The kandora explained
Thawb. Thobe. Dishdasha. Kandora. Those are just some of the names for the traditional male robe worn here in the Arabian Gulf. And just like the number of names, they all come in different colours and styles. So for all of you living in the Arabian Peninsula who haven’t gotten around to fulfilling that resolution to finally immerse yourselves into the culture (or are too embarrassed to ask for details), fear not, this is your quick guide to learning about the differences between all the different kandoras in the Gulf.
As you might expect, different GCC countries have slight different dress styles. The key indicator to getting an idea of where someone is from is by paying attention to the collar and sleeves of their kandora.
In general, Emirati Kandora has no collar and usually has a long loose tassel (see grey kandora above) with matching embroidery along the collar and on the sleeves. This is quite similar to the Omani kandora, except the tassel tends to be much shorter and usually more colourful. On the other hand, in Bahrain the kandora is more loose-fitting and traditionally has a soft shirt collar (see white kandora above).
Kandoras in Saudi Arabia, however, are usually more tight fit than their Gulf neighbours. Modern day variations tend to have a two-button band collar and shirt sleeves made to support cufflinks. The Kuwaiti version is not too different from this, except that it features a one-button band collar with a slim fit. In Qatar, the kandora tends to be more shiny and has a long band collar or, even, a shirt pocket.
One of the most common questions tends to be whether the differing colours of the kandora mean anything. Well, we hate to break it to you, but the truth of the matter is that there is no real difference, or significance, to any of the colours worn apart from personal style and logic. While white is by far the favourite, it is normally because it is the coolest colour to wear in the hot desert heat. Summer kandoras are usually made from noticeably lighter materials.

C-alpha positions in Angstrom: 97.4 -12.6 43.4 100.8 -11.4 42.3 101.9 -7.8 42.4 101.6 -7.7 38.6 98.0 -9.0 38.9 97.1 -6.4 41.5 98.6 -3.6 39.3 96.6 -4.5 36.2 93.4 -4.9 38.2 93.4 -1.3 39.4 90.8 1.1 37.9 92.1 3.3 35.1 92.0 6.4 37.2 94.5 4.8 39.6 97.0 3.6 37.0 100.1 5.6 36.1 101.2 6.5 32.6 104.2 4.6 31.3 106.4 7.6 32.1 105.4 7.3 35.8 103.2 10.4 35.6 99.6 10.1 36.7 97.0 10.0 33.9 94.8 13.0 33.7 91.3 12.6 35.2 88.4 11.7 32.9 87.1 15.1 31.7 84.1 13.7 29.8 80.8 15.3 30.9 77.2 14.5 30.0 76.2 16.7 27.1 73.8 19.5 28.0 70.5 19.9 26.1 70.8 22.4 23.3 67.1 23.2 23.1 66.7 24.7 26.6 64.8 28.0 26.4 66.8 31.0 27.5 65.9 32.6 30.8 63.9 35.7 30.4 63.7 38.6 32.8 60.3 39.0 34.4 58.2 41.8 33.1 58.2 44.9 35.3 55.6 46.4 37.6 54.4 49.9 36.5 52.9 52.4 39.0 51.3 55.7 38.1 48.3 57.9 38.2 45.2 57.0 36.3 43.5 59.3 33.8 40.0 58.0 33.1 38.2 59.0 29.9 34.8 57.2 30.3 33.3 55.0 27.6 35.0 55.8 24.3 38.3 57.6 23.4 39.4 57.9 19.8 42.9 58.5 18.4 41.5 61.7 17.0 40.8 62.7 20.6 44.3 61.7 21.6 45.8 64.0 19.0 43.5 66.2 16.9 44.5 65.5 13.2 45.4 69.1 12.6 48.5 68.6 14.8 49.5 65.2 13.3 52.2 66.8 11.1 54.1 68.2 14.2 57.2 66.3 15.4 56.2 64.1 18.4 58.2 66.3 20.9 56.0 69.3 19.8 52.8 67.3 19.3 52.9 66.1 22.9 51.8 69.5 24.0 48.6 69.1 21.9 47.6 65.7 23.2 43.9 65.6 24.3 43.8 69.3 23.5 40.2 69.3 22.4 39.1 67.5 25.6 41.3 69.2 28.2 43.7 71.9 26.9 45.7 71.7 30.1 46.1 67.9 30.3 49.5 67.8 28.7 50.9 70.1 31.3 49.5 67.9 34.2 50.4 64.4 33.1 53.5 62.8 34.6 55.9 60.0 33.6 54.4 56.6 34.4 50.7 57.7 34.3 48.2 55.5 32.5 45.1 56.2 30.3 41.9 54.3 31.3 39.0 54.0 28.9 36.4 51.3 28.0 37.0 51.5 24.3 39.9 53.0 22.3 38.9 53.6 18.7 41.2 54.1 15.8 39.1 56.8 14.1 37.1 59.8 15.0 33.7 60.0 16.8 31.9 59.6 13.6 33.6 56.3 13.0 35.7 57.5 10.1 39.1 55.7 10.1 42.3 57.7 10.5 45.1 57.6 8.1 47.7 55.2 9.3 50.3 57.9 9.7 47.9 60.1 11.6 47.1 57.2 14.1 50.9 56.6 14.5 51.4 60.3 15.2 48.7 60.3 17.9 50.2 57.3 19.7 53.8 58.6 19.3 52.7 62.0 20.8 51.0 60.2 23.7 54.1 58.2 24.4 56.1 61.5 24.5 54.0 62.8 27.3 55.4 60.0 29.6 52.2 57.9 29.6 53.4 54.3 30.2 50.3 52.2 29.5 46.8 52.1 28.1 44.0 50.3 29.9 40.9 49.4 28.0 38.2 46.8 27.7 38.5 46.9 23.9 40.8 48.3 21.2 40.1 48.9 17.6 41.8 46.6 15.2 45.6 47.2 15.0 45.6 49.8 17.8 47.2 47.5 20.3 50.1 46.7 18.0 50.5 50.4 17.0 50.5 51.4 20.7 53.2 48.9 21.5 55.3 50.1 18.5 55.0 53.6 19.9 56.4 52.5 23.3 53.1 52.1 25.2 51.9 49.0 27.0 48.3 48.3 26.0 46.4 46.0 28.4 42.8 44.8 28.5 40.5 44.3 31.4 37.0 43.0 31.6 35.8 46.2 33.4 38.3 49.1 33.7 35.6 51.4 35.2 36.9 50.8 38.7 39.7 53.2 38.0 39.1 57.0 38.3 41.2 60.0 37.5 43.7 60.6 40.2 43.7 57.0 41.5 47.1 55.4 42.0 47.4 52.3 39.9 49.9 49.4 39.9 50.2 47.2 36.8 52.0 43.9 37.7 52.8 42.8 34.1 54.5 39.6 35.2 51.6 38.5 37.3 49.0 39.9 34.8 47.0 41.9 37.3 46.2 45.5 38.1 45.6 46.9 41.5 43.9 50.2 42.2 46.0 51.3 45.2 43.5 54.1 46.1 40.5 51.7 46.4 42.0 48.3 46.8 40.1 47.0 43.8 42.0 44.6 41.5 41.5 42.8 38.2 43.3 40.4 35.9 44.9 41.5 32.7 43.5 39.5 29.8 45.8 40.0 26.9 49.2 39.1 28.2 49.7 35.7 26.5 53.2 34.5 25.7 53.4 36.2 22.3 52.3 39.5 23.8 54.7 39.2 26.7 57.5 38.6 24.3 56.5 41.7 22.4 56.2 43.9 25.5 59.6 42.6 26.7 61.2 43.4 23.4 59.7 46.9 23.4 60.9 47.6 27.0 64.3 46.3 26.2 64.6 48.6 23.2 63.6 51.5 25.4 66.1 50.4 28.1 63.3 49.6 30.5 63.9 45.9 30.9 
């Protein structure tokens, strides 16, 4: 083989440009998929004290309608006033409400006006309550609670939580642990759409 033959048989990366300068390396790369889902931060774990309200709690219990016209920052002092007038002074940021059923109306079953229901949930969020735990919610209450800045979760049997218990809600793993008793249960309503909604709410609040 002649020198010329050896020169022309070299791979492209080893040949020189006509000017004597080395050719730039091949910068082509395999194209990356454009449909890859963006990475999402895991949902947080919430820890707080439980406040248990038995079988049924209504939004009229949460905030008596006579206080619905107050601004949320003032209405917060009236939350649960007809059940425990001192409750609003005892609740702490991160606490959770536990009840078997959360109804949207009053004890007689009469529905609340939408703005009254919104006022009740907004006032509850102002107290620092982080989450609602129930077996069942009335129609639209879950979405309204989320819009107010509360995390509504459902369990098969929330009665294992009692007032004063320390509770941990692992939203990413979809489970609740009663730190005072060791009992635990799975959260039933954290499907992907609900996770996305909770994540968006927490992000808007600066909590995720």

Some people will wear different colours to showcase their style. The winter sees a rise in colourful kandoras, especially darker coloured kandoras like black and brown, which are usually made from a much thicker material.
A common misconception is also that white is used in more formal situations, such as weddings or going to the mosque. Again, this is not the case. Although, with white kandoras by far being more popular, wearing a different colour is normally a good way of making yourself stand out from the crowd.
The traditional headdress worn by Arab men. It too goes by various names, but essentially it is the square cloth, usually made of cotton. For outsiders there can be confusion as to whether the colours (either plain or red-and-white embroidered) represent anything in particular. Again, the answer is similar to the kandora, not really. Whether a man wears a white ghutrah or not is simply down to his style preference, although, it is very rare to have someone from the Arabian Gulf wearing a black-and-white Ghutrah.
Now if we’re going to get technical, you have have seen many local Arabs wearing a dark cloak over the kandora. This is known as the Bisht (see below), and is usually black, brown, beige, cream or grey in colour. Because it is an additional layer it is often mistakenly interpreted as ‘winter wear’ but this is not the case. The Bisht is actually worn for prestige by royalty or important figures and on special occasions such as weddings by the groom, or festivals.
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Main images are courtesy of Bait al Kandora